Back to articles

Community Contribution - Rainwater catchment

Community Contribution - Rainwater catchment

I’ve often wondered why catamarans aren’t built incorporating a rainwater catchment system?

Please login to post a comment. Login / Register
Please login to post a comment. Login / Register
Olivier Verschoore
June 15, 2021
Hello Pierre, Francis and Herve,

The habit at home is to have drinking water for everything. On a boat water can be drawn for different "tanks": salt water is suitable for many things (even a shower to rinse off) and available in unlimited quantity, rainwater is ok for shower or the last rinsing of dishes, finally drinkable water can be reserved for cooking and drinking and does not require large quantities. Having separate circuits and tanks with those different waters and a device to monitor the consumption and to estimate rainwater to come would be my choice.

Best Regards

June 15, 2021
It will depend on each owner's use, for that I would suggest the collection gutters to be incorporated in the design. Water would be drawn to a place where it would fit a filtering system (UV?), then to the fresh water tanks; being drained to sea if capacity is full or you don't have the equipment. Anyway, it is not a difficult solution, and an important addition. Even with an active filter, its power consumption should be way lower than the water maker.
June 9, 2021
This comment has been deleted by the user.
June 9, 2021

Thank you for your contribution to Excess Lab. It fits perfectly with the concept of the Lab and opens an environmental topic in line with the values of Excess.

Water on board, just like energy, is one of those 'consumables' that can limit our range under way.
Being able to increase our water capacity, in a self-sufficient way, allows us to consider undertaking longer passages... without weighing down the boat!

Desalination systems are of course a first answer, being the most widespread, and best-known and mastered.
It’s a relatively light solution; there’s an unlimited supply of the raw material(!); and it is ecologically much better than drinking water from plastic bottles.
On the downside, it has a high initial cost, requires maintenance, and consumes energy to work...

Rainwater is a less often considered alternative but (on paper) an even more attractive one, because it is totally free and doesn’t require any complex and expensive equipment.
Rainwater can be recovered with simple filters, and consuming no fuel. It’s just that the availability is somewhat... random!

Numerous experiments have been made, from the single-handed sailor taking a simple shower, to the perfected system offering water as pure (or even purer) than bottled water.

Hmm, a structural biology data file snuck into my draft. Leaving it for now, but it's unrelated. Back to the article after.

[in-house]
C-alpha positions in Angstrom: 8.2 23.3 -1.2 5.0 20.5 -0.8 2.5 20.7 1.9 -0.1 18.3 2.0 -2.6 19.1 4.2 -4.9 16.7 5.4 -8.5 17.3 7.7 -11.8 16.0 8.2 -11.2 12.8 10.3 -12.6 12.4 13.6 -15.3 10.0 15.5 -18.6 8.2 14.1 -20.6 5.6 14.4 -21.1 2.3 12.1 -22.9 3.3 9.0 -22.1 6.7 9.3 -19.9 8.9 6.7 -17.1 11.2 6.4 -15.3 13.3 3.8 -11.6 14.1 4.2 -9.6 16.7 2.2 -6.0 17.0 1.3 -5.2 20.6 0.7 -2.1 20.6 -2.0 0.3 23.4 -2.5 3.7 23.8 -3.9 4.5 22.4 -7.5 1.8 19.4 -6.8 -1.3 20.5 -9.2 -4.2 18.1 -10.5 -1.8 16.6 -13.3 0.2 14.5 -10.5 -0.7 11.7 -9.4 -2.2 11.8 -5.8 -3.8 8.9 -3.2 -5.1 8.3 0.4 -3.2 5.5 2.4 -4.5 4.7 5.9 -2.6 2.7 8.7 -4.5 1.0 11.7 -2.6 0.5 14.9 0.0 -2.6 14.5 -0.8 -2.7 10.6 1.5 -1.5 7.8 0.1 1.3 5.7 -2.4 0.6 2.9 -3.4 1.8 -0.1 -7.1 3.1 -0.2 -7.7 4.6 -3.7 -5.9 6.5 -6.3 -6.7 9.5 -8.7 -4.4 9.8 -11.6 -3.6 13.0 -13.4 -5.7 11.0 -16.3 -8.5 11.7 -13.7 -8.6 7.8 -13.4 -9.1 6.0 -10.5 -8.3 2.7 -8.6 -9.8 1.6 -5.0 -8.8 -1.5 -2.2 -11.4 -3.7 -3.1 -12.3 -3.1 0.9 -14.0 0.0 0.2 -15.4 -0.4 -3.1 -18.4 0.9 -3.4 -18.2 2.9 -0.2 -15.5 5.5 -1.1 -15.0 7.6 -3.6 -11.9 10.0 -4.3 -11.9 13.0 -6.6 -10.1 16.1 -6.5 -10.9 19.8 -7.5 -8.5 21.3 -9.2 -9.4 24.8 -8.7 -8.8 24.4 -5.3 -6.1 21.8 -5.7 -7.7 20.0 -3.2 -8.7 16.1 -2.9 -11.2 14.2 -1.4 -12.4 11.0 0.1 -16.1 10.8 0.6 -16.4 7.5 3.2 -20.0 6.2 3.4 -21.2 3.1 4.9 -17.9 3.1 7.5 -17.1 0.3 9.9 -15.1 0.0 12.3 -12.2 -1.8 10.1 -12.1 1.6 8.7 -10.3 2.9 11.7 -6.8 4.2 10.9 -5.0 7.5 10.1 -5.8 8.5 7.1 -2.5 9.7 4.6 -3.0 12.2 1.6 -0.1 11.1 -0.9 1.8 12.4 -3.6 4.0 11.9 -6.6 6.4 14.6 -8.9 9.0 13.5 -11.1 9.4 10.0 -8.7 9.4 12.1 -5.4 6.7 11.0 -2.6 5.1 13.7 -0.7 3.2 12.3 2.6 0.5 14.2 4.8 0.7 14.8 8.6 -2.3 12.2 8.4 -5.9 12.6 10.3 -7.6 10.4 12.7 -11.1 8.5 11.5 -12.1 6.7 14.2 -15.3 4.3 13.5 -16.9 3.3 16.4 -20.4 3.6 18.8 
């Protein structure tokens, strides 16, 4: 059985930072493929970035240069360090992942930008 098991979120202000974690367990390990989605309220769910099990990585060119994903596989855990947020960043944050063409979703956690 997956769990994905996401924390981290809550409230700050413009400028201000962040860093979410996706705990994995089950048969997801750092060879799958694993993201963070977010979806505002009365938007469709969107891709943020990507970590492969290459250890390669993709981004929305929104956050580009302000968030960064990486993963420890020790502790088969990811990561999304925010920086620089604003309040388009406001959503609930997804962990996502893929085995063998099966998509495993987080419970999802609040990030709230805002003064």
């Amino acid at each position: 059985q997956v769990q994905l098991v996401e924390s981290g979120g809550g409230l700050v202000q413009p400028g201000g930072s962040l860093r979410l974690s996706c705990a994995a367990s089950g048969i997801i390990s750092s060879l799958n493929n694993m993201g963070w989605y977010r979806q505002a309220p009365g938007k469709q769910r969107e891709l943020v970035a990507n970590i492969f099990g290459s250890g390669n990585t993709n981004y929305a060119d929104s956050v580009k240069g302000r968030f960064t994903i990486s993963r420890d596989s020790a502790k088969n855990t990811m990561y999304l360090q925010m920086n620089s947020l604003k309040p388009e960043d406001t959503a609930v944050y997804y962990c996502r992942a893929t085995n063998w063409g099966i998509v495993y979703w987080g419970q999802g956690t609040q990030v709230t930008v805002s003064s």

Some common points emerge from these experiments:
- The need for a large catchment area: To make the most of the slightest rain shower, you need surface area. From this point of view, a catamaran makes a much more suitable platform than the deck of a monohull!
- Clean catchment area: This input data is less simple, salt water, dust, bird droppings are all pollutants that must be removed from the circuit.
- Good filtration and treatment capacity: Directing rainwater to a water tank, without filtration or treatment, does not provide clean water for consumption.
- Storage capacity: Since rainfall is random, you really need a significant storage capacity to achieve autonomy with rainwater.

With these elements in mind, collecting rainwater on an Excess catamaran seems perfectly realistic. Of course, this is too random a source to fully rely on, but it can be both an economical and ecological supplement to the water carried, for any crew looking to head off on longer passages or cruises and accepting to put up with the constraints of filter maintenance.

Within the framework of Excess Lab, we would be very interested to hear the opinions of other users on this subject: Would the Excess of your dreams have a coachroof designed to collect rainwater? Would you be willing to manage the collection, storage and treatment of rainwater? Everyone's opinion is welcome. If some of you have experience in this matter, it would be very interesting to share it on this thread.

Looking forward to hearing any more feedback, and thanking you again for this very constructive input,
Kind regards,

Hervé Piveteau
Product Manager - Excess Catamarans
June 1, 2021
Tres utile, notamment sous les tropiques avec abondance naturelle. En plus la "gouttiere" peut servir de main courante. Faut un systeme simple / robuste de vannes pour evacuer les 1eres mn de pluie avant d'envoyer sur le reservoir.